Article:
Green growth brings various images to mind, from wind turbines to smart cars to solar panels. While these manifestations of green growth connote innovation, advanced technology, and expensive start-up costs, developing countries with limited means can also participate in and reap the benefits of green growth.
In essence, green growth is about making economic growth stable, efficient, and effective in the long-term by taking into account environmental and social factors. It is also about sustainability, and finding the intersection between public goals and profitable investments.
Businesses around the world have begun making green investments. For example, in Ghana, West Africa’s largest per capita consumer of charcoal, Toyota employs over 200 people to manufacture and sell more efficient cook stoves to 35,000 households, offsetting 15,000 tons of carbon dioxide emissions. In Bangladesh, WasteConcern, a social enterprise that converts roadside organic waste into agricultural compost, estimates that between 2001 and 2006 it created 986 jobs annually and generated $1.10 million USD in compost sales whilst providing an alternative to expensive foreign fertilizers.
Although inspirational, these examples of success are few and far between. However, exploring the opportunities in green growth gets at the questions of how to promote innovation in development, address access to energy, and create jobs.
Given the significance of these challenges, development agencies such as the World Bank are engaging the private and public sectors to address green growth challenges. For example, in 2011 infoDev, a partnership program in the Financial and Private Sector Development Network of the World Bank Group, worked with the Kenyan government to capitalize on Kenya’s tremendous entrepreneurial spirit to open the first Climate Innovation Center (CIC). The CIC aims to support local capacity, particularly in the private sector, to develop climate and clean energy solutions and promote local green innovation. Similar CIC’s are planned or opening in India, Ethiopia, South Africa, Morocco, Vietnam, and the Caribbean.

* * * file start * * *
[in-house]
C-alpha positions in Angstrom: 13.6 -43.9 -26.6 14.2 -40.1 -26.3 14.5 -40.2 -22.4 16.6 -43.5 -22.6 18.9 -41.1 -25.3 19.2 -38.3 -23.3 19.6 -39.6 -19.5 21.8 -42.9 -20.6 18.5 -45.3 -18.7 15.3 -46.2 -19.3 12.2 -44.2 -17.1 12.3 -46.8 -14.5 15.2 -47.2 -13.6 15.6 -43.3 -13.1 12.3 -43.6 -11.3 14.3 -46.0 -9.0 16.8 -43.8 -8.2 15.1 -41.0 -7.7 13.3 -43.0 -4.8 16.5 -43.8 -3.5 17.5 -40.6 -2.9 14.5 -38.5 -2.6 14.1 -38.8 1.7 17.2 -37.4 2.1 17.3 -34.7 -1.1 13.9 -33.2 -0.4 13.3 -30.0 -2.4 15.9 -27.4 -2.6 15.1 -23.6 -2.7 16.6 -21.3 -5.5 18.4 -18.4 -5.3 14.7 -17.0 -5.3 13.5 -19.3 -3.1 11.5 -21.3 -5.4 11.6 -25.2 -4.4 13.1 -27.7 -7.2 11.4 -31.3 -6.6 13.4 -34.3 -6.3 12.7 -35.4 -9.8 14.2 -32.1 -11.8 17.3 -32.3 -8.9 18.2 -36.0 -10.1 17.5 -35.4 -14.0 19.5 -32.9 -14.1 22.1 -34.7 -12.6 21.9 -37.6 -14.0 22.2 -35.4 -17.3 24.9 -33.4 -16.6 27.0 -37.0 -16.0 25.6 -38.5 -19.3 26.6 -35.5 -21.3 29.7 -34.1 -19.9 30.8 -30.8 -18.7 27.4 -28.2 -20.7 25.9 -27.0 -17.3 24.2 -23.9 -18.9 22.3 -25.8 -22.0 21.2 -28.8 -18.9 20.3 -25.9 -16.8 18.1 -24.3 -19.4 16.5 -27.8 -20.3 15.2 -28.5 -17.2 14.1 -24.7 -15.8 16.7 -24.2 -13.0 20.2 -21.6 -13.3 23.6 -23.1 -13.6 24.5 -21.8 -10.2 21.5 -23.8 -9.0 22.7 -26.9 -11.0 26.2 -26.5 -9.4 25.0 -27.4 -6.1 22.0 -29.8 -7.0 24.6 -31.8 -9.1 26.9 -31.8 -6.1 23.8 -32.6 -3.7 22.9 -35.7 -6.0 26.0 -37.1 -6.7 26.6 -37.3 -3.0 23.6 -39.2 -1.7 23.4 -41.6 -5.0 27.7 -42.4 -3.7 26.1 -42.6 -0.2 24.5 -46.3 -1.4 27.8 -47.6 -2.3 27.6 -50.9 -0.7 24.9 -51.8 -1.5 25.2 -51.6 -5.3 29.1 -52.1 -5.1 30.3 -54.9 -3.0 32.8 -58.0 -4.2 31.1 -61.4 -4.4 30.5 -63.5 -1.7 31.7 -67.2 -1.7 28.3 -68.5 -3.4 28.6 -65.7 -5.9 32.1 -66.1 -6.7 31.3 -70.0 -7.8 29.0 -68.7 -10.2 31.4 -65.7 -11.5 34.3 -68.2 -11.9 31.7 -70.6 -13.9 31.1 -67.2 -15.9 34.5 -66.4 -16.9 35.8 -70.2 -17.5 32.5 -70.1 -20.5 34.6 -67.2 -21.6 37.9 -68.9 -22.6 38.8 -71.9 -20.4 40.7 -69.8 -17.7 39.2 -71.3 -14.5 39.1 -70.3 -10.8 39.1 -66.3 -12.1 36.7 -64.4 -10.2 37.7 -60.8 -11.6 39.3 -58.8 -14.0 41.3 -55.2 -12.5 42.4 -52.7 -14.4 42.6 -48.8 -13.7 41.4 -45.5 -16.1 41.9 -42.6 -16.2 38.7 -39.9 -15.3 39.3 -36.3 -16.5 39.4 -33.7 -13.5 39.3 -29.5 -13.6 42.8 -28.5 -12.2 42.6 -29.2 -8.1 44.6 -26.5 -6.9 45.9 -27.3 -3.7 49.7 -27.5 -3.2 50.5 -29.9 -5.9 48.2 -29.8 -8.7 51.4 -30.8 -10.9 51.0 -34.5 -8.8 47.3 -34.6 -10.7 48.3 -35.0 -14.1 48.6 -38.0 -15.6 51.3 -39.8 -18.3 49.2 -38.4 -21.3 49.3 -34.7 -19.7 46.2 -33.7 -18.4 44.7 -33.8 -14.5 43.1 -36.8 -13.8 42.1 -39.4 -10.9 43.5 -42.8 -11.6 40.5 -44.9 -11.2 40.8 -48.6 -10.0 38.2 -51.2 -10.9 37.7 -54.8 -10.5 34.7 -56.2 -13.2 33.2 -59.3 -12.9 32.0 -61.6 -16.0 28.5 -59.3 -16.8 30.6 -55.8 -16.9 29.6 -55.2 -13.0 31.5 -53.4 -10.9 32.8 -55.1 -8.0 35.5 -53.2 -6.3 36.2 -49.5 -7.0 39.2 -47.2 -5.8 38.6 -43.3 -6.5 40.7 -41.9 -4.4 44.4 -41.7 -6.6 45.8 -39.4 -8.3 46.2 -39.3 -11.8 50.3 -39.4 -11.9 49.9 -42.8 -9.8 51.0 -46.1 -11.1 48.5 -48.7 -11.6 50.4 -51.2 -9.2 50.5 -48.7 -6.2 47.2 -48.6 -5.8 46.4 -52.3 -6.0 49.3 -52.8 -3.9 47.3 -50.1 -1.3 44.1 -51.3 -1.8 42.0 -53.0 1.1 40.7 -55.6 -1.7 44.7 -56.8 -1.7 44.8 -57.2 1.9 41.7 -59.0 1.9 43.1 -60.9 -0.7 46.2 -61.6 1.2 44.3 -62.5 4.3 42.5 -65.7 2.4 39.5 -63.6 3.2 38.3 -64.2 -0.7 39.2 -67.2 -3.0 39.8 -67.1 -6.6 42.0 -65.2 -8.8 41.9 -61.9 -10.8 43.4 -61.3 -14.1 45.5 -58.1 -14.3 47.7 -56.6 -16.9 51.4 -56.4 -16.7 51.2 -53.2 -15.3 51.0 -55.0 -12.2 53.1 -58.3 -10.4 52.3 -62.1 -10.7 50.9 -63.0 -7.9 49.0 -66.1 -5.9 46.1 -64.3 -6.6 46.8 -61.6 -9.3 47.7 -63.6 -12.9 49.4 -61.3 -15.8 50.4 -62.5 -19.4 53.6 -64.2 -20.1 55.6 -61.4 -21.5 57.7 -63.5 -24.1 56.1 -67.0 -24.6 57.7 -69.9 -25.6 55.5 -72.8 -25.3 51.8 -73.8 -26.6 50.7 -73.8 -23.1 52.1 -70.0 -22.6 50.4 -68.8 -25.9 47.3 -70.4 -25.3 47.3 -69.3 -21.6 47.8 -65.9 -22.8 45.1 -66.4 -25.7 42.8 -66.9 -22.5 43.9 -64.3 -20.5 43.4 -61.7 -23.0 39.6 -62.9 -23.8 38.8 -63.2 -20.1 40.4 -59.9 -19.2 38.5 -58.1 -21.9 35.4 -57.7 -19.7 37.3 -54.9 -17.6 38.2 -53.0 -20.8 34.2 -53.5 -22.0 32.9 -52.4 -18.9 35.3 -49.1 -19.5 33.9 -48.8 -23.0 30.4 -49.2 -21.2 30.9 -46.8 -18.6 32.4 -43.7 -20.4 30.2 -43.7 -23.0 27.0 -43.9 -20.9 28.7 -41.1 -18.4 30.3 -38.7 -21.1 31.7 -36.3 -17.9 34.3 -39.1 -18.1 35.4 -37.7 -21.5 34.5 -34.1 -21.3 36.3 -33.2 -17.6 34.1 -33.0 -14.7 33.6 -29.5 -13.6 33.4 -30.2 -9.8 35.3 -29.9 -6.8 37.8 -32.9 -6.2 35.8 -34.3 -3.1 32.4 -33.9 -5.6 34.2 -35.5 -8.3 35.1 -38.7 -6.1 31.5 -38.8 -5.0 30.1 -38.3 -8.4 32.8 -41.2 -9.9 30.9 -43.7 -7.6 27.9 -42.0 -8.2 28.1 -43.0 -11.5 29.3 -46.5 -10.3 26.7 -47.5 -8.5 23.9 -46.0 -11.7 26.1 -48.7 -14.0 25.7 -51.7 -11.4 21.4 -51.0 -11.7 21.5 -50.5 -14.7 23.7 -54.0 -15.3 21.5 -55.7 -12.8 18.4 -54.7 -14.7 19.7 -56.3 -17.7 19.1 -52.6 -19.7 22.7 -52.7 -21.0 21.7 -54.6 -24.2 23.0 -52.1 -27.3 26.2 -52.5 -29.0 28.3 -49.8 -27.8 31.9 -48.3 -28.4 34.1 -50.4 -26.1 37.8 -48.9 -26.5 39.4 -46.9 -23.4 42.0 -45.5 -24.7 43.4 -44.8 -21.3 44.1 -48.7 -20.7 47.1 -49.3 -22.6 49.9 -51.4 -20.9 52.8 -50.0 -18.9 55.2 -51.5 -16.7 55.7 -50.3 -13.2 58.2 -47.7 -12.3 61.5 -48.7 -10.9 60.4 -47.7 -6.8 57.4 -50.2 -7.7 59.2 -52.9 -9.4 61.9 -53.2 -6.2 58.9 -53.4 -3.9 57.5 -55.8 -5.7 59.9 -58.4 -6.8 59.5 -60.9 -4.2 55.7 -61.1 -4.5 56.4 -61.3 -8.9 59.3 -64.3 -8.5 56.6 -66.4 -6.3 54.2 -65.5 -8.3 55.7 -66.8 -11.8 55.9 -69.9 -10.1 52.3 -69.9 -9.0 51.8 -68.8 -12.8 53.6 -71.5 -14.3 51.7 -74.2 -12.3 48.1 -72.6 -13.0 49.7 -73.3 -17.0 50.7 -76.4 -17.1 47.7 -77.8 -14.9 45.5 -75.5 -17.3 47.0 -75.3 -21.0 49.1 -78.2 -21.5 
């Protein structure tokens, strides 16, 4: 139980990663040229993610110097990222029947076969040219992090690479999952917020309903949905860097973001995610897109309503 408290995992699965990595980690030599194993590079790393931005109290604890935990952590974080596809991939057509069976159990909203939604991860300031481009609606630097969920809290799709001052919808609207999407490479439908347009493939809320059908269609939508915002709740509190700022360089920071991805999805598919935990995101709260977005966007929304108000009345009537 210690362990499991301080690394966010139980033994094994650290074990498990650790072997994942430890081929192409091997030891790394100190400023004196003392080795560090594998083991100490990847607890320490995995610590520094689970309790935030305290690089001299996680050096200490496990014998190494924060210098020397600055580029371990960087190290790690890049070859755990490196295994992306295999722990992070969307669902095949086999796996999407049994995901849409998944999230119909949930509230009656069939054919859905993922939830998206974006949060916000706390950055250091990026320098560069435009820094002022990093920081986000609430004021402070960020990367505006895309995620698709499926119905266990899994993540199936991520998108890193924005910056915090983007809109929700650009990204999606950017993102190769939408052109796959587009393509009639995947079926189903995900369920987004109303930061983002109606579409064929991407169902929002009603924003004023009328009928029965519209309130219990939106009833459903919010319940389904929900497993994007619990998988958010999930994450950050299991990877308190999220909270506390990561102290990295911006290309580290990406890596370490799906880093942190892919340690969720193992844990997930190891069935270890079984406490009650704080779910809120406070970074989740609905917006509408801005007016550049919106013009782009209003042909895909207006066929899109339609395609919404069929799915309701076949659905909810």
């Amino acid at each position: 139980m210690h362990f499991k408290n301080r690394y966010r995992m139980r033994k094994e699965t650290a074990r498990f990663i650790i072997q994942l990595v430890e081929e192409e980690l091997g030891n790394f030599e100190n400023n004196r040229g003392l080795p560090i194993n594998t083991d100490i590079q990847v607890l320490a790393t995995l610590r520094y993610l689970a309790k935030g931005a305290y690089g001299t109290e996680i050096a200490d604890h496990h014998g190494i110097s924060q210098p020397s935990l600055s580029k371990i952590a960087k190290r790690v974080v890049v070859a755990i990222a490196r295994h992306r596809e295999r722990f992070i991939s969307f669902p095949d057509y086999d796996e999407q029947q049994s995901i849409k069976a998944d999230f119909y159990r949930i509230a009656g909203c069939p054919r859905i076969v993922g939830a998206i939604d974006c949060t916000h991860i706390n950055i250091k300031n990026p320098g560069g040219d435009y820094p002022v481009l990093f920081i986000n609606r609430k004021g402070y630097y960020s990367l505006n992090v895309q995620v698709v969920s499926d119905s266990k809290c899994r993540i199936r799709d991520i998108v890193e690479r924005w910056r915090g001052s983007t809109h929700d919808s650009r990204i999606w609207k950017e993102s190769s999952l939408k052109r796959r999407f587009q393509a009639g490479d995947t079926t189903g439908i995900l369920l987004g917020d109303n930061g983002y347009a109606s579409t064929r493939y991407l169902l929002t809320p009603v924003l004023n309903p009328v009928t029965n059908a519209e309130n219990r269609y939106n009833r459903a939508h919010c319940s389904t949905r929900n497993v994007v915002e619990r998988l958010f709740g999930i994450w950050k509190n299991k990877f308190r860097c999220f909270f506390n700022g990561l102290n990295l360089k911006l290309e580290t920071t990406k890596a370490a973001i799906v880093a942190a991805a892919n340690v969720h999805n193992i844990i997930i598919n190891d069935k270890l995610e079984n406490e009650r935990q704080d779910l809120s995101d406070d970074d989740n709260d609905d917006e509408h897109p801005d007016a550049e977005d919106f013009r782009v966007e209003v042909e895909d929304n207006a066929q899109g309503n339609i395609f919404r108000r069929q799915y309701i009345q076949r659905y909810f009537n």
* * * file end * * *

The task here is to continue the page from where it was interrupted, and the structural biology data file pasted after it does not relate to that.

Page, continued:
Even when donors are at their side, however, private sector businesses still face numerous obstacles in bringing a green product to market. Among those in the industry, this phenomenon is known as the “valley of death.” Exhausting registration processes, lack of seed funding, poor manufacturing capacity, and unstable supplies of basic necessities such as electricity and clean water all jeopardize products on their way from inception to the marketplace.
In order for green growth to become a reality in developing countries, they must have institutions that support private sector development and innovation. Brookings Institution scholar Nathan Hultman argued at a recent event that these institutions include a healthy culture for entrepreneurship, accessible and low cost financing, and capacity building programs for people who do not have access to capital.
These are institutions that will build a better business environment for all private sector actors, not just those in green industries. Given the history of economic development, however, they require both time and political will to establish.
While all economic growth may not be green, new funding models, economic incentives, and good institutions can help countries build cultures of innovation; address economic, environmental, and social concerns; and capitalize on the tremendous entrepreneurial spirit that exists in emerging markets. The future of green growth holds great promise, and it presents significant opportunities for developing countries that are worth exploring.